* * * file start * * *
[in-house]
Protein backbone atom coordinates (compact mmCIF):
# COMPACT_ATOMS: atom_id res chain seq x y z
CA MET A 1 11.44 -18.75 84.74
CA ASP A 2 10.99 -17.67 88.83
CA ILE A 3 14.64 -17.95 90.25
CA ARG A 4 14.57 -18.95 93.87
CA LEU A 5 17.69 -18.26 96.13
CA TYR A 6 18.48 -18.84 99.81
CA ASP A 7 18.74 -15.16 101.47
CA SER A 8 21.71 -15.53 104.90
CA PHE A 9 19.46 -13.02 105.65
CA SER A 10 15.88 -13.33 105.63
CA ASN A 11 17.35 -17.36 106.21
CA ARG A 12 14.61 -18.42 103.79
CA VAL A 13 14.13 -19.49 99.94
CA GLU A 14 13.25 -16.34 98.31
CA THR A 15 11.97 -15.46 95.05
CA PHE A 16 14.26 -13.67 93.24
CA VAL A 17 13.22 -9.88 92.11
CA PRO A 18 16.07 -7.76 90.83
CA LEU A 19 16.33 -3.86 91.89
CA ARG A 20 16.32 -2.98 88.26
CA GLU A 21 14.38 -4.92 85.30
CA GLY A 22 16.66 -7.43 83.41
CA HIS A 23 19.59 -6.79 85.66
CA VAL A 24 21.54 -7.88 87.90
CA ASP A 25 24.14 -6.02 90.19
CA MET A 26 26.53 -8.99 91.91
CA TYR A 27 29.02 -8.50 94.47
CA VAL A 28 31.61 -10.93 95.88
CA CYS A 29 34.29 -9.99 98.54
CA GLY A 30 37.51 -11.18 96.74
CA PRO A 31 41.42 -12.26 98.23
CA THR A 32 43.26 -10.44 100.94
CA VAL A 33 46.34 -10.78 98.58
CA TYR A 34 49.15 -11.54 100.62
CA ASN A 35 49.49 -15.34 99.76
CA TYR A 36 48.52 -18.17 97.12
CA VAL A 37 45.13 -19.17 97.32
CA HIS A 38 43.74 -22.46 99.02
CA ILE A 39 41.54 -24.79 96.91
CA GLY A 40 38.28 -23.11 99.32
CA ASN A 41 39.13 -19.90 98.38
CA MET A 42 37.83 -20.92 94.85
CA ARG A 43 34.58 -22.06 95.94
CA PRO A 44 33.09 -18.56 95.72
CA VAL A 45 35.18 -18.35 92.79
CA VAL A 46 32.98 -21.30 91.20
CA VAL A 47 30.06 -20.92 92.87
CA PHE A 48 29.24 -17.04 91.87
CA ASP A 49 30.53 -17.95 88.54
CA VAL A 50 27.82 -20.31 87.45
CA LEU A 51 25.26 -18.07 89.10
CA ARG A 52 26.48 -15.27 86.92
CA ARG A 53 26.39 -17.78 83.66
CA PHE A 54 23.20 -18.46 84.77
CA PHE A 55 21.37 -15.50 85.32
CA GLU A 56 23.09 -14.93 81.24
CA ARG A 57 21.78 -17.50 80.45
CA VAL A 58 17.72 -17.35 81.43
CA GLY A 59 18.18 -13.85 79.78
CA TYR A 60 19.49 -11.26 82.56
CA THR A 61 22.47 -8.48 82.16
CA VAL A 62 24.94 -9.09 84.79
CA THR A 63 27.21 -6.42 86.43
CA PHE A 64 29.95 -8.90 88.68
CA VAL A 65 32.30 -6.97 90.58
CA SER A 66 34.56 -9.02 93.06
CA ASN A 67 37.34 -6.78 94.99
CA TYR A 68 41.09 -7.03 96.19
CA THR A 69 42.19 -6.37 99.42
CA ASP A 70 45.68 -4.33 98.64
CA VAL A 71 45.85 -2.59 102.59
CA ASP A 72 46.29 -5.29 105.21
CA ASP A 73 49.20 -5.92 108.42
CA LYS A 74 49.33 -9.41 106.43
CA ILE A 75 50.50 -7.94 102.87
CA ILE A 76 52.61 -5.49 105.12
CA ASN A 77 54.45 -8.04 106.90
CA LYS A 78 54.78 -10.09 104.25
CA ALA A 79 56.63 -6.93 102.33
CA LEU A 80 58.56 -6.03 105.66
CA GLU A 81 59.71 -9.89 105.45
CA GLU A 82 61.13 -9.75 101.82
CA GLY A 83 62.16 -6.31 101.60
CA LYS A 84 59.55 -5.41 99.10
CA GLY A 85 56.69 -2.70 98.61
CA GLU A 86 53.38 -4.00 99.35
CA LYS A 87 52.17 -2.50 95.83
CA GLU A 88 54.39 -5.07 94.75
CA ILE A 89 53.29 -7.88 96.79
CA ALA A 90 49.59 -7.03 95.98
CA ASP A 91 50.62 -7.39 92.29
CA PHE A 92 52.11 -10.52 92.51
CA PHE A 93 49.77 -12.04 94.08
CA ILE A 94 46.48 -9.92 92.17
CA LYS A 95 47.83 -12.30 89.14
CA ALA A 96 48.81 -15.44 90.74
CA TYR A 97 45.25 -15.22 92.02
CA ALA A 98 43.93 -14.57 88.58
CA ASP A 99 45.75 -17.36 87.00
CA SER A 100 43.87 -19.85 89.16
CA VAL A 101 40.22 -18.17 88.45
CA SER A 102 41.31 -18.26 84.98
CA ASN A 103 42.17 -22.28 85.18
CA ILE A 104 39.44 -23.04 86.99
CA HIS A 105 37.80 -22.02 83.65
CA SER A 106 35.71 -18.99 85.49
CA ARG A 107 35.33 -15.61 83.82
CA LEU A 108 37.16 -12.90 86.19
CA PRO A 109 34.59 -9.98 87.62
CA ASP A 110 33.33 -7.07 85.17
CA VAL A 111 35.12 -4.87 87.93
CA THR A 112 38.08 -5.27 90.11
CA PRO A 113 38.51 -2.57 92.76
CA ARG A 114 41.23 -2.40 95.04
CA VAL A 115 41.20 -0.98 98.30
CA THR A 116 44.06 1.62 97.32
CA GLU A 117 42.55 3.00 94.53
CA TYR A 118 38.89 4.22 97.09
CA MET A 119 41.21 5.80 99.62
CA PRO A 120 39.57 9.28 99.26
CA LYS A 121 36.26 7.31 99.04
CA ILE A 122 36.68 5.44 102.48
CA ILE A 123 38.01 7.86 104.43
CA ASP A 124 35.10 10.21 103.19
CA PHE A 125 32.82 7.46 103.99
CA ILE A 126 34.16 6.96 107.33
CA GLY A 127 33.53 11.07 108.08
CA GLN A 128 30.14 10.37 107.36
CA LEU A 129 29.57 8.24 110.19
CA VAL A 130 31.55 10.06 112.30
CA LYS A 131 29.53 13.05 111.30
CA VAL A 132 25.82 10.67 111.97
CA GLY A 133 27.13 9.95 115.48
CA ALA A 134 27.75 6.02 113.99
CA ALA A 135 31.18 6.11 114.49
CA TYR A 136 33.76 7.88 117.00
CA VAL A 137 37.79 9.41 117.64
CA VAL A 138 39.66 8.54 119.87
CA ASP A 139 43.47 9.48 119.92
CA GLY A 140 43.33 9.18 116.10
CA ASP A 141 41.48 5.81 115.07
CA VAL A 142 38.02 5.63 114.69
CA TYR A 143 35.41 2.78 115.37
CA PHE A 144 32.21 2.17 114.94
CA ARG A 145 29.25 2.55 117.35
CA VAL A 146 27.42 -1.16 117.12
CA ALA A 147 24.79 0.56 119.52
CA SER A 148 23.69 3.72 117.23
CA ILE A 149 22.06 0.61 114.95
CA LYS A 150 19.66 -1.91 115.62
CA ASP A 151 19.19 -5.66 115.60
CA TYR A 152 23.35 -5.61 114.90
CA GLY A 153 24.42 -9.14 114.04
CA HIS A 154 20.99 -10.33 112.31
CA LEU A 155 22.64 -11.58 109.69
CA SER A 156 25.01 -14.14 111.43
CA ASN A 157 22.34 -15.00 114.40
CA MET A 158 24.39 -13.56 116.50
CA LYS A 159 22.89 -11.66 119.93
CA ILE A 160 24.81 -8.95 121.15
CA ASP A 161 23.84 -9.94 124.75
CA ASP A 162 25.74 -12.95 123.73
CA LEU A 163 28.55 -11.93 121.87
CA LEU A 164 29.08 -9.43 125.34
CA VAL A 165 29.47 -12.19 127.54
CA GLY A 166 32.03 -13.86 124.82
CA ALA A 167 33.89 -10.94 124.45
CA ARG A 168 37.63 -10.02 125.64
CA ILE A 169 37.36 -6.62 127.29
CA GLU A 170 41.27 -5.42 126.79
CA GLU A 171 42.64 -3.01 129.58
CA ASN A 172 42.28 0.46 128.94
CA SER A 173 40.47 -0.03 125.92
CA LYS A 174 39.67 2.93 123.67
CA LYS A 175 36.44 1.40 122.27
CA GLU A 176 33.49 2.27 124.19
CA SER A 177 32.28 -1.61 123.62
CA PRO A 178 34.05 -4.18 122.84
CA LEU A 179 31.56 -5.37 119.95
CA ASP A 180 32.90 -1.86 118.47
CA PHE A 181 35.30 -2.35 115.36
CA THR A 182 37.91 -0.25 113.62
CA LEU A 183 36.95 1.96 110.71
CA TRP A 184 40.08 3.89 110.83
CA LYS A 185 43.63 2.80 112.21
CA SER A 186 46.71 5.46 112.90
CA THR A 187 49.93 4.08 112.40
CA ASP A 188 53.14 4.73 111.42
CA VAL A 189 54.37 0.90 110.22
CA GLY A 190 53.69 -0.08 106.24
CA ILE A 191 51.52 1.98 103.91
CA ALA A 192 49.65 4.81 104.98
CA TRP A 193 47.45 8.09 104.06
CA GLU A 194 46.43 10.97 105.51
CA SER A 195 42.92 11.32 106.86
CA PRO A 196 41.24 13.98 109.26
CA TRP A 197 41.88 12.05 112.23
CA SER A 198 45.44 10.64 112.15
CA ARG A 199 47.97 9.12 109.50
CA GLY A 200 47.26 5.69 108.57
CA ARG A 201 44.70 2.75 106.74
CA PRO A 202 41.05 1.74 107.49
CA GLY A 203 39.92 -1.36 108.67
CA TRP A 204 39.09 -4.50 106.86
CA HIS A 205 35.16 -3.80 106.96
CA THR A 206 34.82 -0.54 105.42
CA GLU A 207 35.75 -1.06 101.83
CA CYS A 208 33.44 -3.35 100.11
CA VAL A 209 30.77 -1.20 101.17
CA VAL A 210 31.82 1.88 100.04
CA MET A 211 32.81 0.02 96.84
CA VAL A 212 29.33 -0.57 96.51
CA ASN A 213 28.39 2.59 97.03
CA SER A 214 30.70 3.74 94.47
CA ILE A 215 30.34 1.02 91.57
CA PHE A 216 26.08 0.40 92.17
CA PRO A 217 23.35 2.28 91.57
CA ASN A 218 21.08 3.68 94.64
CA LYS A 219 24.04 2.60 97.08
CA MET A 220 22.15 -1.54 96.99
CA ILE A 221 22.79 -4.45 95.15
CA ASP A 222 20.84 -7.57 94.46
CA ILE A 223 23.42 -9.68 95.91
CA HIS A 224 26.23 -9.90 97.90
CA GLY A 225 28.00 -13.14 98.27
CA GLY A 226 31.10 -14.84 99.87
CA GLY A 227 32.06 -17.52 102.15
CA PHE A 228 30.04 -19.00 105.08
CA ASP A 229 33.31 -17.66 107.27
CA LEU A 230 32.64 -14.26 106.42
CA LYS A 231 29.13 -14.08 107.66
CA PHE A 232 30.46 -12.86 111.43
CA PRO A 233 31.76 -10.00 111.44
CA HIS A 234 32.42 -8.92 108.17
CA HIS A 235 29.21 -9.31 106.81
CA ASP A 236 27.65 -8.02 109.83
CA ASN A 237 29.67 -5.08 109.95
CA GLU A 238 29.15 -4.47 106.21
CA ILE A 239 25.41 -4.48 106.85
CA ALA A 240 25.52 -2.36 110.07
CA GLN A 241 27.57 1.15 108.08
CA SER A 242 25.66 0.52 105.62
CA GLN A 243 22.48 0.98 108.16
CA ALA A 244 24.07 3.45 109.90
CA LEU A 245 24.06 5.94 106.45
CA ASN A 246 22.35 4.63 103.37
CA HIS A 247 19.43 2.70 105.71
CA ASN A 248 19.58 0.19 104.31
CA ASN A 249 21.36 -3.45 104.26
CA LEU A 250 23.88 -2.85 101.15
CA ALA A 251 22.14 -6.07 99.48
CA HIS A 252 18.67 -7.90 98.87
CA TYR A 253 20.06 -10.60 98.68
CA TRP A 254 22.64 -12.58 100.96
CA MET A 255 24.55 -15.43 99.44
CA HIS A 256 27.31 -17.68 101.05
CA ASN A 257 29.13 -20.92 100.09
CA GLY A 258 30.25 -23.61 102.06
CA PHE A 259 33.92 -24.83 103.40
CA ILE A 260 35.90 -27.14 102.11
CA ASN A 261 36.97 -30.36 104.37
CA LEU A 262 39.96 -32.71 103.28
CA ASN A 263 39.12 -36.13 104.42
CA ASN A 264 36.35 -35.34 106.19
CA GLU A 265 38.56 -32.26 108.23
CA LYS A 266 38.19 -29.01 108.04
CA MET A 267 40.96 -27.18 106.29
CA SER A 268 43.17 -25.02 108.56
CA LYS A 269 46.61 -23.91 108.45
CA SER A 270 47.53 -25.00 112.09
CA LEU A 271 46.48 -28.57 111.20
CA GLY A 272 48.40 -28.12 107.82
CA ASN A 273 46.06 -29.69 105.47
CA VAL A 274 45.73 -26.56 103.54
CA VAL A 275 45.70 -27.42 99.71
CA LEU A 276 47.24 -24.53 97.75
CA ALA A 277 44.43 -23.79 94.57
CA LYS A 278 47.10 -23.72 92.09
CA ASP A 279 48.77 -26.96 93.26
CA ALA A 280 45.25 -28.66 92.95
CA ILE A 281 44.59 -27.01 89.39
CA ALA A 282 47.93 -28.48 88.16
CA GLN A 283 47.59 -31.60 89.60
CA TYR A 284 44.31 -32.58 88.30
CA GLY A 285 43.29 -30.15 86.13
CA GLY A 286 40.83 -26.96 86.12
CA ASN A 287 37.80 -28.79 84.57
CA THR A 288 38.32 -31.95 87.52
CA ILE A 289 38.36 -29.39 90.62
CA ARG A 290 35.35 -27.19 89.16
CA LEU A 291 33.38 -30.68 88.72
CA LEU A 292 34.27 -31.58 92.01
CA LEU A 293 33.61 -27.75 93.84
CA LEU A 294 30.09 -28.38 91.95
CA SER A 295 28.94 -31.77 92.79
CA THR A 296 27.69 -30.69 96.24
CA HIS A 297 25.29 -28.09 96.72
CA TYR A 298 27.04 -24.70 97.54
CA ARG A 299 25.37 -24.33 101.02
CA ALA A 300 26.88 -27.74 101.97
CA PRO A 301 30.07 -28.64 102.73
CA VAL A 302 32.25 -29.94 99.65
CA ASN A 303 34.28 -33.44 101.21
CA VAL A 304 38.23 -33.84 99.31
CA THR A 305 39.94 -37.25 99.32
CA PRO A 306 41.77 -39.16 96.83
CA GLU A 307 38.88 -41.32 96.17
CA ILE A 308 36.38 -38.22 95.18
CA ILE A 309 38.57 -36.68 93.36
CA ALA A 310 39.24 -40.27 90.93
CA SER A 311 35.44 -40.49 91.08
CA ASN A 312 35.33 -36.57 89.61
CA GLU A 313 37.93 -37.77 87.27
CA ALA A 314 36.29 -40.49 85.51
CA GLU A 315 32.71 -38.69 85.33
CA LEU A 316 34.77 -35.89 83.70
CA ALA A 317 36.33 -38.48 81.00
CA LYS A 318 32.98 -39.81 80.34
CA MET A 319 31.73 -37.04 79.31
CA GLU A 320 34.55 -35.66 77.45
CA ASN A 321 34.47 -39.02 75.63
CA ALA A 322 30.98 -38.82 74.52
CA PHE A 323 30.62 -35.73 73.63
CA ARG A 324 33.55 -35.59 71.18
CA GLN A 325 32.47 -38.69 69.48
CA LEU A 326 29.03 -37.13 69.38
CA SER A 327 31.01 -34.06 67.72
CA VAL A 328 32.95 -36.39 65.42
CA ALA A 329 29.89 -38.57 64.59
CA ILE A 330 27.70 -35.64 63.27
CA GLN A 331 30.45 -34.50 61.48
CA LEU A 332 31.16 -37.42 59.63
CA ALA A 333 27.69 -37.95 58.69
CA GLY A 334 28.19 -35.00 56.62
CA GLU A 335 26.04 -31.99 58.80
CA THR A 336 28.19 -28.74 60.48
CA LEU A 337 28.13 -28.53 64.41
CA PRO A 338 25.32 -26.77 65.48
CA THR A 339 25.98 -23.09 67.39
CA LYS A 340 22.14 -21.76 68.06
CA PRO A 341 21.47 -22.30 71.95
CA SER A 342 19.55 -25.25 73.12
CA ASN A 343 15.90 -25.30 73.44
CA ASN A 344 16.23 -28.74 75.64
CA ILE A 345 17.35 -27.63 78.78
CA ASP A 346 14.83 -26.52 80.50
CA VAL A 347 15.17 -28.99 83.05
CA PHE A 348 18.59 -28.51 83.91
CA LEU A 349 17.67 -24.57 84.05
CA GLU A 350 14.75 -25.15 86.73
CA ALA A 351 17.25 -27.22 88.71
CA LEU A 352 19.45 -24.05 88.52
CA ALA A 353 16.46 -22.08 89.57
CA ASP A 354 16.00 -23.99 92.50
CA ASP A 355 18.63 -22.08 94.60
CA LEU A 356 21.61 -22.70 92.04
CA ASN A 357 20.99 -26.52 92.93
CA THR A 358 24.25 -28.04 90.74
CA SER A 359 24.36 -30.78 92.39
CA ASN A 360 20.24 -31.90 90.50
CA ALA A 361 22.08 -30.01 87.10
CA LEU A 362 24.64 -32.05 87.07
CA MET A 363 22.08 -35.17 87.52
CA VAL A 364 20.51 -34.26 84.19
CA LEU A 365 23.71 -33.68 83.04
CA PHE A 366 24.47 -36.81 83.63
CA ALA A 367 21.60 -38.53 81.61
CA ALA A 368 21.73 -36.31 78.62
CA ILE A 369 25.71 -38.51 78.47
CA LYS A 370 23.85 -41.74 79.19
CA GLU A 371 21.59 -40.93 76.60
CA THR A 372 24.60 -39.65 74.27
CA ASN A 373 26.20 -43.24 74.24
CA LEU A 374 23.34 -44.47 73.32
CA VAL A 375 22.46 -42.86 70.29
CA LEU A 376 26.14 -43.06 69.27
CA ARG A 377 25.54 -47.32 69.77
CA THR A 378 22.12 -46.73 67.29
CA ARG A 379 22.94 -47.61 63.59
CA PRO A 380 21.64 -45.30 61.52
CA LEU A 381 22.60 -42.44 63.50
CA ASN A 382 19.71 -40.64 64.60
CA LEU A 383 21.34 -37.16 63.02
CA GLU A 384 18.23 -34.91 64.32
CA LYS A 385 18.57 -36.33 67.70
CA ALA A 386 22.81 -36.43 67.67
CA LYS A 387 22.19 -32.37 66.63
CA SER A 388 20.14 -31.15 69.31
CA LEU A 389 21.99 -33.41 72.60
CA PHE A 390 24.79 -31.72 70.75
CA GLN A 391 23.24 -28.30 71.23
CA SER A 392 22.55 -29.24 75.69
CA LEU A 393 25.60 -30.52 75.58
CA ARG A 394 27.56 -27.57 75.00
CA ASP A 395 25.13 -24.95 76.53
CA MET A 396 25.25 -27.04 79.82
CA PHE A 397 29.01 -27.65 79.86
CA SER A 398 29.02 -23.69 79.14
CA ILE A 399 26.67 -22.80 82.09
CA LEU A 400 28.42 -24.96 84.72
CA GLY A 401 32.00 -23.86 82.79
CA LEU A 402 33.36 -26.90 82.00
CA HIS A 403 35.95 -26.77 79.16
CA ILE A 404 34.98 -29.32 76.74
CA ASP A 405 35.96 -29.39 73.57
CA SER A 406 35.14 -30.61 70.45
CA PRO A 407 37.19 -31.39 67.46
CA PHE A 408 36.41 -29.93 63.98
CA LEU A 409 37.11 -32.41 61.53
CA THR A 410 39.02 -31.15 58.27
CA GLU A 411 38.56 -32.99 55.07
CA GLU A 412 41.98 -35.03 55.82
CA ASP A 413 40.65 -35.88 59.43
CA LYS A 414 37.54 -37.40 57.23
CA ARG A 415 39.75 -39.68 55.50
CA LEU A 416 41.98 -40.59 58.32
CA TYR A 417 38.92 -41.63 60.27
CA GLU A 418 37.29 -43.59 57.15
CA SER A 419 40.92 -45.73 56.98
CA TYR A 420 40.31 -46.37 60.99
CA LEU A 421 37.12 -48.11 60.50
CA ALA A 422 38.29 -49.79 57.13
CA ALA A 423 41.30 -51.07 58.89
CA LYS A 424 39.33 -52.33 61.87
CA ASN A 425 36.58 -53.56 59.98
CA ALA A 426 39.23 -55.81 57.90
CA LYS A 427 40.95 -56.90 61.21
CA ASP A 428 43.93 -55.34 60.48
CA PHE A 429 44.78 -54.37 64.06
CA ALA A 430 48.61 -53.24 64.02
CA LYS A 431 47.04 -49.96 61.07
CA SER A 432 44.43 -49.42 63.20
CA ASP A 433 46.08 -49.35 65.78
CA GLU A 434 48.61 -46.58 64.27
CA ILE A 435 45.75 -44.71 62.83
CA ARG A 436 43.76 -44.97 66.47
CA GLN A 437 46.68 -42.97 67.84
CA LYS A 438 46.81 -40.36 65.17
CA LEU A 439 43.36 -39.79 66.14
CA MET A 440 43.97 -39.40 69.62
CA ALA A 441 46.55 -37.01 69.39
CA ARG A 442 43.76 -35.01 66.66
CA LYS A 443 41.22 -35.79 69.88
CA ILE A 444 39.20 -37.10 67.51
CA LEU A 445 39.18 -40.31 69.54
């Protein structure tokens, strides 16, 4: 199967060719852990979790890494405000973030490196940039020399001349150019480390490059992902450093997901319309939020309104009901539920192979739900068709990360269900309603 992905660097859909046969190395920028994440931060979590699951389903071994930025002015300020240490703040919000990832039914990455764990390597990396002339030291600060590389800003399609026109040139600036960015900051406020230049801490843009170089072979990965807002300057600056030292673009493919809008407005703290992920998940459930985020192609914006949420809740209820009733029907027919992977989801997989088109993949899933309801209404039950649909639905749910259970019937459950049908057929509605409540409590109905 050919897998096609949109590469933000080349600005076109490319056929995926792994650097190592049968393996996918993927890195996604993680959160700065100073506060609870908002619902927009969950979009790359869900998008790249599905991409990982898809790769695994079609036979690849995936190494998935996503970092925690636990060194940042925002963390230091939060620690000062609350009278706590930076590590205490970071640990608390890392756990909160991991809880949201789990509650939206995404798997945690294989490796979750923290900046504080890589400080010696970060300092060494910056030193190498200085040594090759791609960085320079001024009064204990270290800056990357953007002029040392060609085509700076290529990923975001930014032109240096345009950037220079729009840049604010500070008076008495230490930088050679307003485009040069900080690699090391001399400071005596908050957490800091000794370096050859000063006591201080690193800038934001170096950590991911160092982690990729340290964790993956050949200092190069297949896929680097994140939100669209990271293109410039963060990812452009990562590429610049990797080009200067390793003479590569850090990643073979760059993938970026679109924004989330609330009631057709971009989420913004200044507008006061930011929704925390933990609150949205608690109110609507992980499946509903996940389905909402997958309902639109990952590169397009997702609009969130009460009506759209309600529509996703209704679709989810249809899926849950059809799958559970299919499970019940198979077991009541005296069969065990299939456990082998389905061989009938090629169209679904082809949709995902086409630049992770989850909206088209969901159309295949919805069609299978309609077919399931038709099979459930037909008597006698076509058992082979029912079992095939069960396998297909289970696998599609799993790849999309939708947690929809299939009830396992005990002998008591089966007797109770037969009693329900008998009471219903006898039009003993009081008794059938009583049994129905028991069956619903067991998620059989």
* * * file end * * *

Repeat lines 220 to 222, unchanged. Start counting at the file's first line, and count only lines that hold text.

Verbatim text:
CA PRO A 217 23.35 2.28 91.57
CA ASN A 218 21.08 3.68 94.64
CA LYS A 219 24.04 2.60 97.08